Wednesday, May 14, 2008

High and Dry

About a month ago we took a look at some pitchers who were sporting low (read: unlucky) strand rates. Now that we have one quarter of the MLB schedule in the books we can attempt to draw solid conclusions about the underlying numbers for both pitchers and hitters.

Below is a list of the top five and other notable pitchers that have not found any luck with runners on base. The statistics next to each pitcher are their 2008 LOB%, their career LOB%, their 2008 ERA, and their 2008 xFIP.

Justin Verlander 56.4% 75.9% 6.43 5.11
Mark Buehrle 58.0% 72.29% 5.81 3.67
Barry Zito 58.2% 74.26% 6.58 5.50
Johnny Cueto 58.2% N/A 5.91 3.75
Boof Bonser 58.5% 71.64% 5.09 4.46
Bronson Arroyo 58.5% 69.65% 7.14 4.22
James Shields 61.9% 72.1% 3.14 3.86
Josh Beckett 63.9% 72.42% 3.70 3.06
Randy Wolf 65.3% 73.43% 5.16 4.16
AJ Burnett 66.3% 71.5% 4.94 4.13

Verlander was atop this list back on April 18th. Since then his strand rate has improved 20.3% but his ERA has shown only slight improvement. There is some concern that he is hiding an injury but if he is healthy then his ERA should move closer to his xFIP over the next few months (xFIP is Fielding Independent Pitching with a normalized HR component and can be found at The Hardball Times).

Buehrle, Zito, Bonser and Arroyo are all in similar situations in that they have strand rates in the high 50s (at least 10 percentage points lower than their respective career averages), high ERAs and lower xFIP. We are not endorsing any of these arms, but rather suggesting that each is in line to see some improvement in the ERAs as the season goes on, assuming their luck evens out.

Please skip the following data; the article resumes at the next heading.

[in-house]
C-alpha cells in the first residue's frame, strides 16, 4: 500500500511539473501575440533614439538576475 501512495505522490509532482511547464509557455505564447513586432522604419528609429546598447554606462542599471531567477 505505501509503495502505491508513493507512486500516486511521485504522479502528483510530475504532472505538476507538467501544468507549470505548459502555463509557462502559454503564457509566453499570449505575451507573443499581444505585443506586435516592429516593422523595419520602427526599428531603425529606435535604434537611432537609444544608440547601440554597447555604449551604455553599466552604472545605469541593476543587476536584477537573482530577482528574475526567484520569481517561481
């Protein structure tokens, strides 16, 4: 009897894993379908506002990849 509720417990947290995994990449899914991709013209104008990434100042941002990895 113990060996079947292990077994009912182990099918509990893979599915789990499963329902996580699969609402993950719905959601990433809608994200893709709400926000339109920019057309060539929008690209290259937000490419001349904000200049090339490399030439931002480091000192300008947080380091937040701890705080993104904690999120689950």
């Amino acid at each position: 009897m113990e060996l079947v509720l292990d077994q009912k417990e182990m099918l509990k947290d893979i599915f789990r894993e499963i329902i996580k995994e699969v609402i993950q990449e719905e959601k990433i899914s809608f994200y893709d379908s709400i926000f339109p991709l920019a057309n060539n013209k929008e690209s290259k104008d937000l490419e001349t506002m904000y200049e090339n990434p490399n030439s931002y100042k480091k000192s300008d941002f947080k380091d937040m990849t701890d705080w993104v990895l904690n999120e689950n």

Cueto is a special case because he is a rookie. Back in mid-April we warned that although his strand rate was low we should not expect a dramatic improvement in his ERA. Well, since then his ERA has risen over 2.5 runs. Cueto will be frustrating to own as he figures out the majors this season but he is certainly worth owning while he irons out the wrinkles.

Shields is the only pitcher on this list whose xFIP is higher than his ERA. Shields will likely end up with an ERA in the mid to high 3's and will provide incredible value relative to his ADP (which was way too low to begin with).

Beckett, Wolf and Burnett are due for some good fortune too. Wolf especially, considering that his strand rate is 8 percentage points lower than his career average and his xFIP is a full run lower than his ERA.

It is important to note that LOB% is only one component of many that you can/should use to evaluate pitchers. The next time we revisit this topic we will look at the flipside - pitchers who have been lucky.

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